Poole's Index to Periodical Literature – Jan 1 1882-Jan 1 1887
In the preface to the third edition of “Poole’s Index,” 1882 (p.vi), the promise was made that the “Supplements will be issued every five years, which will include not only the periodicals which have appeared during that period, but also older serials which are worthy of being indexed, and are not included in this edition.” In fulfilment of that promise the first five-year Supplement is herewith issued under the joint supervision of the same editors. This Supplement includes references to periodicals which appeared from January 1 1882, to January 1, 1887, and also to a considerable number of older serials which were not included in the edition of 1882. The editors regrets that it has not been possible for then to bring out this Supplement so that it might bear the imprint of 1887; and yet those who may have been impatient at the delay will hardly expect an apology when they look at the list of the contributors and their work, and see that a large share of the indexing itself has fallen upon the editors; and are further informed that this work of indexing; with that of arrangement, revision, and proof-reading, has been done by busy men during hours which other workers devote to rest and recreation.
A portion of the references in this Supplement has appeared in Mr Fletcher’s Co-operative Index, formerly issued monthly, and now quarterly, in connection with the Library Journal. This periodical issue of references at short intervals answers an excellent purpose in giving information as to the latest subjects treated in the periodicals; but when such issues have extended over a term of years, the consultation of a great number of alphabets becomes burdensome, and renders the back numbers wellnigh useless. The consolidation of the matter at stated intervals into one alphabet is, therefore, a necessity.
About one half of the references in this Supplement did not appear in the Co-operative Index, and hence are here given for the first time. The number of volumes indexed is 1089, and they belong to 141 different sets of periodicals, 79 of which were indexed in the edition of 1882, and the references to later volumes are here continued. Four serials, - De Bow’s Review, Southern Literary Messenger, American Literary Magazine, and Presbyterian Literary Review, - which were only partially indexed in the main edition, because they were then not accessible, are now completed. Of the remaining seventy-five, four have ceased to exist during the past five years, and seventy-one have run through the whole period covered by this Supplement. Sixty-one sets of periodicals are here included which did not appear in the edition of 1882. Of these, thirty-three are new, having issued their first numbers during the five years, and twenty-eight are older sets which are now indexed for the first time. The list of “Abbreviations, Titles, and Imprints,” and the “Chronological Conspectus,” will give detailed information and to the scope of the work. The origin, purpose, plan, and history of the Index are so fully stated in the preface to the main edition that they need not be repeated nor enlarged upon here.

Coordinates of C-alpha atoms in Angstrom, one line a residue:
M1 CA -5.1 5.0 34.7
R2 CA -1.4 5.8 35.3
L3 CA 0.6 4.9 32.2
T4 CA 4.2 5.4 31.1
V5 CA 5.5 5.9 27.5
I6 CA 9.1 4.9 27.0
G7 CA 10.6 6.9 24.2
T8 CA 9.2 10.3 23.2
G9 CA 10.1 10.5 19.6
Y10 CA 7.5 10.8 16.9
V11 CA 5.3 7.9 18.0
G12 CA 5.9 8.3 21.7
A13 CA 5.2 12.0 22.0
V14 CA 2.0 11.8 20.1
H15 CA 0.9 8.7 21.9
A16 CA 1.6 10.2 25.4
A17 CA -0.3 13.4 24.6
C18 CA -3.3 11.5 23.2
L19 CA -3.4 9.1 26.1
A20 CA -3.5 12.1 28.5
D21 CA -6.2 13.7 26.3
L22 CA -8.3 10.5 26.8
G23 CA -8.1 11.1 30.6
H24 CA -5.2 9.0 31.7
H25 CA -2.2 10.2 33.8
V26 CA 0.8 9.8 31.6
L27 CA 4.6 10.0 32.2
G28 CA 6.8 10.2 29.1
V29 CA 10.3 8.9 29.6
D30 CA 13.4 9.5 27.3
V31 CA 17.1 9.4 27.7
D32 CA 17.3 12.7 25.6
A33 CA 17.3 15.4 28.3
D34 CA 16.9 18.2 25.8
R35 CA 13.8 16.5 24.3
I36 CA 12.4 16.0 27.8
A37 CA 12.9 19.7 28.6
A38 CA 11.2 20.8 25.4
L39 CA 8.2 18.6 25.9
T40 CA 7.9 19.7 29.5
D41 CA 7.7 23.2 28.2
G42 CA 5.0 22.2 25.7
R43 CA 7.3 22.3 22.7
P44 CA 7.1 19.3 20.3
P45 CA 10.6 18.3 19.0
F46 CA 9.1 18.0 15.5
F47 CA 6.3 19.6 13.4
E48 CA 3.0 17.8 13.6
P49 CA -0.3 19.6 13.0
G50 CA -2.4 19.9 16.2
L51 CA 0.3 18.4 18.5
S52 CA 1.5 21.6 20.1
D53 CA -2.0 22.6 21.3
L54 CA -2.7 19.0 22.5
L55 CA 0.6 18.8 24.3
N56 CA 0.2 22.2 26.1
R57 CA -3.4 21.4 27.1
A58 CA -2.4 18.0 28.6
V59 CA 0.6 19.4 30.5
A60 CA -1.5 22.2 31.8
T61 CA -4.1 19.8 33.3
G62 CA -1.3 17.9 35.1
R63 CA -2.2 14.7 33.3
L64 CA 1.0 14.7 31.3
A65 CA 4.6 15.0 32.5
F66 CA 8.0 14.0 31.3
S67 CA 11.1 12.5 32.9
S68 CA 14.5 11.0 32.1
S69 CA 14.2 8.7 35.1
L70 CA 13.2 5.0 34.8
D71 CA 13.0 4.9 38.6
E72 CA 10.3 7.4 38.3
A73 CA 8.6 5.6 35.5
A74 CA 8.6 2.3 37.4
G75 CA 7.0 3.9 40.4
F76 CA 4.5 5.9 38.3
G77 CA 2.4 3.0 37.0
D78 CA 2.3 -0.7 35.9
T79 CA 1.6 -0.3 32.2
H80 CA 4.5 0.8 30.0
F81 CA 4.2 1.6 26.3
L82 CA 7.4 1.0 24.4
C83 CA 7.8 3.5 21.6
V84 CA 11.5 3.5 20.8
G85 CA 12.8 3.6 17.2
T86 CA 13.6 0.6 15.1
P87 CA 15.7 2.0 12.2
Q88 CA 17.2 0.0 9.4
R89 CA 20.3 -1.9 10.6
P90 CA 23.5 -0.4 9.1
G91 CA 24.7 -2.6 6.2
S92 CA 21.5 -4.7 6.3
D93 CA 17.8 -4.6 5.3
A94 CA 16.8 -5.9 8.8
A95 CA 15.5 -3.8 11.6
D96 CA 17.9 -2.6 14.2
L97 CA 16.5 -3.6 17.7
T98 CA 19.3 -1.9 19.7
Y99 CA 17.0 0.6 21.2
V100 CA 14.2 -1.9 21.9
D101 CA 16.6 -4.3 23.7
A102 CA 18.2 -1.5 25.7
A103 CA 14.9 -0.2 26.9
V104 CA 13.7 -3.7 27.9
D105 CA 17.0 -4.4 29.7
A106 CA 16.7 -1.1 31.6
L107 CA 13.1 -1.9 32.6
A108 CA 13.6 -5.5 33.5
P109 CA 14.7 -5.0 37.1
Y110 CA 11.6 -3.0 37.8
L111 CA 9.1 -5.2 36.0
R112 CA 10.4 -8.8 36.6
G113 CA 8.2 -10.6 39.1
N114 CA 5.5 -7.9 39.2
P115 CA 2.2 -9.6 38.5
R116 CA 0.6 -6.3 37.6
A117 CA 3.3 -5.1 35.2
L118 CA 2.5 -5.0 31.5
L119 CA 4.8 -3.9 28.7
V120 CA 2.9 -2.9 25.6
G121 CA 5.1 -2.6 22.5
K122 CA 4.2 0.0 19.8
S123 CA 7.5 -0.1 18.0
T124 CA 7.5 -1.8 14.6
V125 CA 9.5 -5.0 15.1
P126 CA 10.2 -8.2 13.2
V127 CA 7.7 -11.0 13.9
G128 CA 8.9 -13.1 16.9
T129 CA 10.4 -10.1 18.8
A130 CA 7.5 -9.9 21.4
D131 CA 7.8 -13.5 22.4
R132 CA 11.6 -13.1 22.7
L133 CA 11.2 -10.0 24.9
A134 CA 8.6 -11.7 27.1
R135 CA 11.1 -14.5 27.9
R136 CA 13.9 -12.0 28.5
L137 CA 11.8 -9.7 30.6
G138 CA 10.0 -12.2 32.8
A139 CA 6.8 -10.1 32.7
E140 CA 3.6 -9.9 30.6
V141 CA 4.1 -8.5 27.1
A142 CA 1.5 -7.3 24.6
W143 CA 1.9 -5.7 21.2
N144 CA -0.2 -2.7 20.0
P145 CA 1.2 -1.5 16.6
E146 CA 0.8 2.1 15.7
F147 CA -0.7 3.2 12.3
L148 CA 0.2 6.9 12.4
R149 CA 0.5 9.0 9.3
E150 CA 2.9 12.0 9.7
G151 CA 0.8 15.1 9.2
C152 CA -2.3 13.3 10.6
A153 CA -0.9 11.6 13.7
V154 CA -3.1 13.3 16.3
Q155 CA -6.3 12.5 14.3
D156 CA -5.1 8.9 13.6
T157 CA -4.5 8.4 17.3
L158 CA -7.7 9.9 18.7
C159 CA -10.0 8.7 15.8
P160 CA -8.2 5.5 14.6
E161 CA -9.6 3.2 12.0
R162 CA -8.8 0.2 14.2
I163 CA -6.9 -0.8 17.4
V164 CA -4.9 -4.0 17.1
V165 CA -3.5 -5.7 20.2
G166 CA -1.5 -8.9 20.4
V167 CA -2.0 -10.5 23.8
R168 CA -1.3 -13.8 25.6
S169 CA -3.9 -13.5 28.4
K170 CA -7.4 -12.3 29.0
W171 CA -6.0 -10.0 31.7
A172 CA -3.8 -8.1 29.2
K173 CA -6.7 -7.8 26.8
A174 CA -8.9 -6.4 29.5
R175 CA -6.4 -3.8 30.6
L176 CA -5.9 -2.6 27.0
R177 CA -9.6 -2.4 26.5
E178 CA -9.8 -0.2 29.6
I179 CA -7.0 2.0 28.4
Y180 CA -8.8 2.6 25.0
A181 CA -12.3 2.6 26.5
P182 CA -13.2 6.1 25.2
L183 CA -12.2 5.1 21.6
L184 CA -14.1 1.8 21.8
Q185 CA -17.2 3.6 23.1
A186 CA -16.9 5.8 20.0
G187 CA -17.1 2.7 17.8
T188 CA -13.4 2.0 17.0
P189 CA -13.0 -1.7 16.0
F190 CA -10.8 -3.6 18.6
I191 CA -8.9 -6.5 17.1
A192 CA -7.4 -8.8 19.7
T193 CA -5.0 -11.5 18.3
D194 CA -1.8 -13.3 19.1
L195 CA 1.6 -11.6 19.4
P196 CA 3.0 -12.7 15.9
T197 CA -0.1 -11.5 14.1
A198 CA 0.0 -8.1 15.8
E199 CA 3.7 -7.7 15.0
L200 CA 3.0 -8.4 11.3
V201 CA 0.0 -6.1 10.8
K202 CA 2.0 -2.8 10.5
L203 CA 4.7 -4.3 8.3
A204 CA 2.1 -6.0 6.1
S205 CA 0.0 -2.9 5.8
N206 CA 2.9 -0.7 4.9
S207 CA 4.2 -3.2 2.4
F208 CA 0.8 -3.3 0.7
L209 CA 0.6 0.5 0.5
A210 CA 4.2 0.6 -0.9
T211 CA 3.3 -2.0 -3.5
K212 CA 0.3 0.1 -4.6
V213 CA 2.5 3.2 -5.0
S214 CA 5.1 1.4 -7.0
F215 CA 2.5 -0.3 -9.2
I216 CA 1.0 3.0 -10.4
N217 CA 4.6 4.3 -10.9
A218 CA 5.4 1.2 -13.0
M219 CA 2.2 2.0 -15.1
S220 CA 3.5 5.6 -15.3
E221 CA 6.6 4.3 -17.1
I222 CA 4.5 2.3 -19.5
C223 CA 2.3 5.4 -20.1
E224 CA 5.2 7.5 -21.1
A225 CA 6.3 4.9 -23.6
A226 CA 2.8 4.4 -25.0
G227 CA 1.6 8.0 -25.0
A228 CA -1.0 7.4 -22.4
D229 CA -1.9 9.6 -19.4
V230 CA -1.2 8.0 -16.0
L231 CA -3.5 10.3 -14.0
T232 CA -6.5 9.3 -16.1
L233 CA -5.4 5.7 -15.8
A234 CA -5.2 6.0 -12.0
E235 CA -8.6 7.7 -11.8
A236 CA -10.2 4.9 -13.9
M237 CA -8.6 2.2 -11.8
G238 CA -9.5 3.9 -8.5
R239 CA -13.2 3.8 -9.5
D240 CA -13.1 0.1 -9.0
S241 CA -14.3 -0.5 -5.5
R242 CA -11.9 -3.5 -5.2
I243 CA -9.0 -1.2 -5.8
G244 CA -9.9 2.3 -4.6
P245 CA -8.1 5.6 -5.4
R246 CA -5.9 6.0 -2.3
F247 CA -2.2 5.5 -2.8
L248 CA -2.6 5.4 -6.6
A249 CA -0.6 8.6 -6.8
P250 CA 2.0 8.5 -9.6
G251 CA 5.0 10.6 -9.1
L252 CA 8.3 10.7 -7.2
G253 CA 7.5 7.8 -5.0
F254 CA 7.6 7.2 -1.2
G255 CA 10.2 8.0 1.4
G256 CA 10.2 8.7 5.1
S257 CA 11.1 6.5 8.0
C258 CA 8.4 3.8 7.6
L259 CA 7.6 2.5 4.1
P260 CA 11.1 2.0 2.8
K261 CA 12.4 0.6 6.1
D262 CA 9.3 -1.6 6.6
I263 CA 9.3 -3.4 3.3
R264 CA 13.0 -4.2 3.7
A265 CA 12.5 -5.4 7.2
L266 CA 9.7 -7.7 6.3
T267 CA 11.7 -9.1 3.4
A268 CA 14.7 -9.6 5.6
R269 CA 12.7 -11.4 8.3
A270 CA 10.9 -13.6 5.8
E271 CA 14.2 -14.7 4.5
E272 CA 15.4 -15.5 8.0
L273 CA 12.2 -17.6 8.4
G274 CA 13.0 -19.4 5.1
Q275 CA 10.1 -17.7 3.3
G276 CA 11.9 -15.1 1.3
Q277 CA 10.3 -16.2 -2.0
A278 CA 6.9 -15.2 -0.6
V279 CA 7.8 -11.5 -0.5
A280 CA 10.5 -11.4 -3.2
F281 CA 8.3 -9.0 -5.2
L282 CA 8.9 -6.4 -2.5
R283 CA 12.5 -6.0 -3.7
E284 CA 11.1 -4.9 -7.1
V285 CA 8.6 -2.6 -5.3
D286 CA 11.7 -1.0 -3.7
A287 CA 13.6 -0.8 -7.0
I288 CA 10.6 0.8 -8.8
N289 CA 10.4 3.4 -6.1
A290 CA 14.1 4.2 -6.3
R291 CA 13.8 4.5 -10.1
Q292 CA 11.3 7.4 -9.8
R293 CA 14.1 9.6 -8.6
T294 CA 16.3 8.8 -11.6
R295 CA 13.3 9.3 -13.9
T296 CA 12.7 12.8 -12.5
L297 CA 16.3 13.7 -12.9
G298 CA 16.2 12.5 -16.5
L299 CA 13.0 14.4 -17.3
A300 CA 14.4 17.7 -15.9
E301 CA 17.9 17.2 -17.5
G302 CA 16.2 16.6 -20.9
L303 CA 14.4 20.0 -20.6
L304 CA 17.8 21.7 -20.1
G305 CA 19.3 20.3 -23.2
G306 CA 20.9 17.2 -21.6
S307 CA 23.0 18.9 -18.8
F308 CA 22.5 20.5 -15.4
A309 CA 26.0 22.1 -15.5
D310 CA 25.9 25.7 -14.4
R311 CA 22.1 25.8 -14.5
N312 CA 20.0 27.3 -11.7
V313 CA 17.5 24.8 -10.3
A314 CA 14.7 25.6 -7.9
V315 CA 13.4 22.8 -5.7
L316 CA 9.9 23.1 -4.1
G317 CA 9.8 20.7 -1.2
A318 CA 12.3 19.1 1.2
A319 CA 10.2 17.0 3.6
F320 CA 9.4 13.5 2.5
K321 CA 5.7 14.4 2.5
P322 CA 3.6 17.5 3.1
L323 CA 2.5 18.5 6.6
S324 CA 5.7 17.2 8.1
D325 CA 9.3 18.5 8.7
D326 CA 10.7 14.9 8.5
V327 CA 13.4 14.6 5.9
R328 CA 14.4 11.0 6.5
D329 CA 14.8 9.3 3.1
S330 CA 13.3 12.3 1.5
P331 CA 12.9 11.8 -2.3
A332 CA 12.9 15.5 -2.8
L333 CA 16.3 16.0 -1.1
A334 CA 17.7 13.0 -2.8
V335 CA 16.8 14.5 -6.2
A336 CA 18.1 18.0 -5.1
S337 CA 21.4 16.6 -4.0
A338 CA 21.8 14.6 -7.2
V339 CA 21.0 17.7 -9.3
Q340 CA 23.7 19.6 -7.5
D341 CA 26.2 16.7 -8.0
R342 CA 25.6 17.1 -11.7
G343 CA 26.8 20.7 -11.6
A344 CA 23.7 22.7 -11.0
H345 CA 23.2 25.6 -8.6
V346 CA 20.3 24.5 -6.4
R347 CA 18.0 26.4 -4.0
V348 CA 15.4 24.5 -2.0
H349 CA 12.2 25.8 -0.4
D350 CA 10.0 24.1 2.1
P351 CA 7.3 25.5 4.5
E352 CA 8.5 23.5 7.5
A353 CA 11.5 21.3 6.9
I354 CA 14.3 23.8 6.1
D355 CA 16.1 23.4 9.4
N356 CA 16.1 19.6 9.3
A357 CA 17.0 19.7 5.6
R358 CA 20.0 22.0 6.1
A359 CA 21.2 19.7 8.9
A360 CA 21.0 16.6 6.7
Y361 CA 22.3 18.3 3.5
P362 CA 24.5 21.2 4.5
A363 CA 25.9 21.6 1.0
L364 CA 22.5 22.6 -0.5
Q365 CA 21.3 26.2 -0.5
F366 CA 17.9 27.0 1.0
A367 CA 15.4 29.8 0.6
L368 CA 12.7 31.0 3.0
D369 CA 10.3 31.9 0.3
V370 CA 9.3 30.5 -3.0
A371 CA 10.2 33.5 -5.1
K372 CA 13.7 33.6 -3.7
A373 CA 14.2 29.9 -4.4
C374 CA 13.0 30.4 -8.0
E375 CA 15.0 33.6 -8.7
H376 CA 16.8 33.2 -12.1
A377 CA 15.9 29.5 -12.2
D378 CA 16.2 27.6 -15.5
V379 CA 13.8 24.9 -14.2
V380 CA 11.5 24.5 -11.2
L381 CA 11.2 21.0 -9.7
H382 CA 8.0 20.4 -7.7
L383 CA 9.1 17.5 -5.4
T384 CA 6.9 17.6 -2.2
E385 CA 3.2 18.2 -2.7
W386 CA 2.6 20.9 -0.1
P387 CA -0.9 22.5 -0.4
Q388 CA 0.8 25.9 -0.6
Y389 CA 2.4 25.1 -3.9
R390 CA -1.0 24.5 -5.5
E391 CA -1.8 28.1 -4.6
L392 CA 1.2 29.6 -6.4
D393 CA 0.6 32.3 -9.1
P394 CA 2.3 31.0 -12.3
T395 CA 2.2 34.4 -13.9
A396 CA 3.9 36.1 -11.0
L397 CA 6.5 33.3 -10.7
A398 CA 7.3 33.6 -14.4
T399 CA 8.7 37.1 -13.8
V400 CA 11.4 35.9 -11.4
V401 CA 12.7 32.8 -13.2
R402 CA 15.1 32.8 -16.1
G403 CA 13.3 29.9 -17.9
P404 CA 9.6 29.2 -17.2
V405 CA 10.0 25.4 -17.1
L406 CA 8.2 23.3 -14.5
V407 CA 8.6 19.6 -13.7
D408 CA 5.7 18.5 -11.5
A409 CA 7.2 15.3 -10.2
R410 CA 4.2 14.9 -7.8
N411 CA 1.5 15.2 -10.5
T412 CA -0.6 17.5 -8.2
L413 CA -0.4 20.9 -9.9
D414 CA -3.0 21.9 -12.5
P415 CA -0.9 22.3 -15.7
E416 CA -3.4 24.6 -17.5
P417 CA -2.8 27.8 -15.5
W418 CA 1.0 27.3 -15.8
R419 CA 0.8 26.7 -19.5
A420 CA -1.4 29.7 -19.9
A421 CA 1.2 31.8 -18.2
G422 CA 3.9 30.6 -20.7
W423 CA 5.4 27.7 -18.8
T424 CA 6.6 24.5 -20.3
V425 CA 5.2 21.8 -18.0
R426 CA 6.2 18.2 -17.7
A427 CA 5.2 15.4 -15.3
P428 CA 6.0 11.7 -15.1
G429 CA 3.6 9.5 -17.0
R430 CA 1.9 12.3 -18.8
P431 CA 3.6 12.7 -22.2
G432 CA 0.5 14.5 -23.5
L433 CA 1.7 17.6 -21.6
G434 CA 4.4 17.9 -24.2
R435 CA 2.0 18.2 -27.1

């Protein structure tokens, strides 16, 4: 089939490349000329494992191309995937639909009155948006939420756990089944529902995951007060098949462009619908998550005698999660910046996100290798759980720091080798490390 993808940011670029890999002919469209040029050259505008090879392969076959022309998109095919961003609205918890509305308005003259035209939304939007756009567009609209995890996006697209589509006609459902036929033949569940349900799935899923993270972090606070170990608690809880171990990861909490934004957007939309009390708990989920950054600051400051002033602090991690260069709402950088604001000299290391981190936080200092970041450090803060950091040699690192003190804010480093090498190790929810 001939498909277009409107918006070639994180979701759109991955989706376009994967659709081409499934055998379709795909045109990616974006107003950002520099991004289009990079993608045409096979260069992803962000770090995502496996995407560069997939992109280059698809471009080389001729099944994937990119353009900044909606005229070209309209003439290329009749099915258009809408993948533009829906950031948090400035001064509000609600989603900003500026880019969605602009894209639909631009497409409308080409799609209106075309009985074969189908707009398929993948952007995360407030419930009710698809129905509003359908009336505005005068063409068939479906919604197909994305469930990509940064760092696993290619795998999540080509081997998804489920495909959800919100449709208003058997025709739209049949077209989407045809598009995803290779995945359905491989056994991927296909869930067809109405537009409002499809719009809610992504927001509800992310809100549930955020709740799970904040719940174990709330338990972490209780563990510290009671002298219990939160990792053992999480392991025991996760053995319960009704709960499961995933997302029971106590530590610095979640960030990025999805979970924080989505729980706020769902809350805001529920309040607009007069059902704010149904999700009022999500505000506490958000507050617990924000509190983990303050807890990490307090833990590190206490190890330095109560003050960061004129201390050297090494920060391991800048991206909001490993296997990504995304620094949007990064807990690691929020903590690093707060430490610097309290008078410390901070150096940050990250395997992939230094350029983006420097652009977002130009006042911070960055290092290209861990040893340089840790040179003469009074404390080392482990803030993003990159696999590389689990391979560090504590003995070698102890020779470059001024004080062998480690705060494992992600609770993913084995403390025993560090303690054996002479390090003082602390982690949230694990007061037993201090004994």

In the list of Co-operating Libraries, it will be seen that fifteen States of the Union, the District of Columbia, and England are represented. Of the fifty-nine co-laborers, thirteen were associated with the editors in the edition of 1882, and forty-six are new associates.
There is hope that the great desideratum mentioned in the preface of 1882, - an “Index to General Literature,” – on a plan similar to the plan of this “Index to Periodical Literature,” will, at no distant period, be accomplished through the co-operative principle by the Publishing Section of the American Library Association. There are still needed subject-indexes to the serials devoted specially to the various departments of technical science, the practical arts, and the learned professions, of which Jones’s Index to Legal Periodicals is a recent and excellent specimen. There is, perhaps, no simpler or more practical method of producing these indexes, than by adopting the principle of co-operation.
To the librarians who have voluntarily given them aid as co-operators, and have been satisfied with the same remuneration which they themselves received, - nothing for themselves, but all for the cause, - the editors beg to tender their sincere thanks. They very sensibly appreciate the general commendations which their former labors in this department of bibliography have received both in this country and in Europe; and they trust that this supplementary work will meet the reasonable expectation of their friends.
William Frederick Poole
William I. Fletcher
August 1, 1888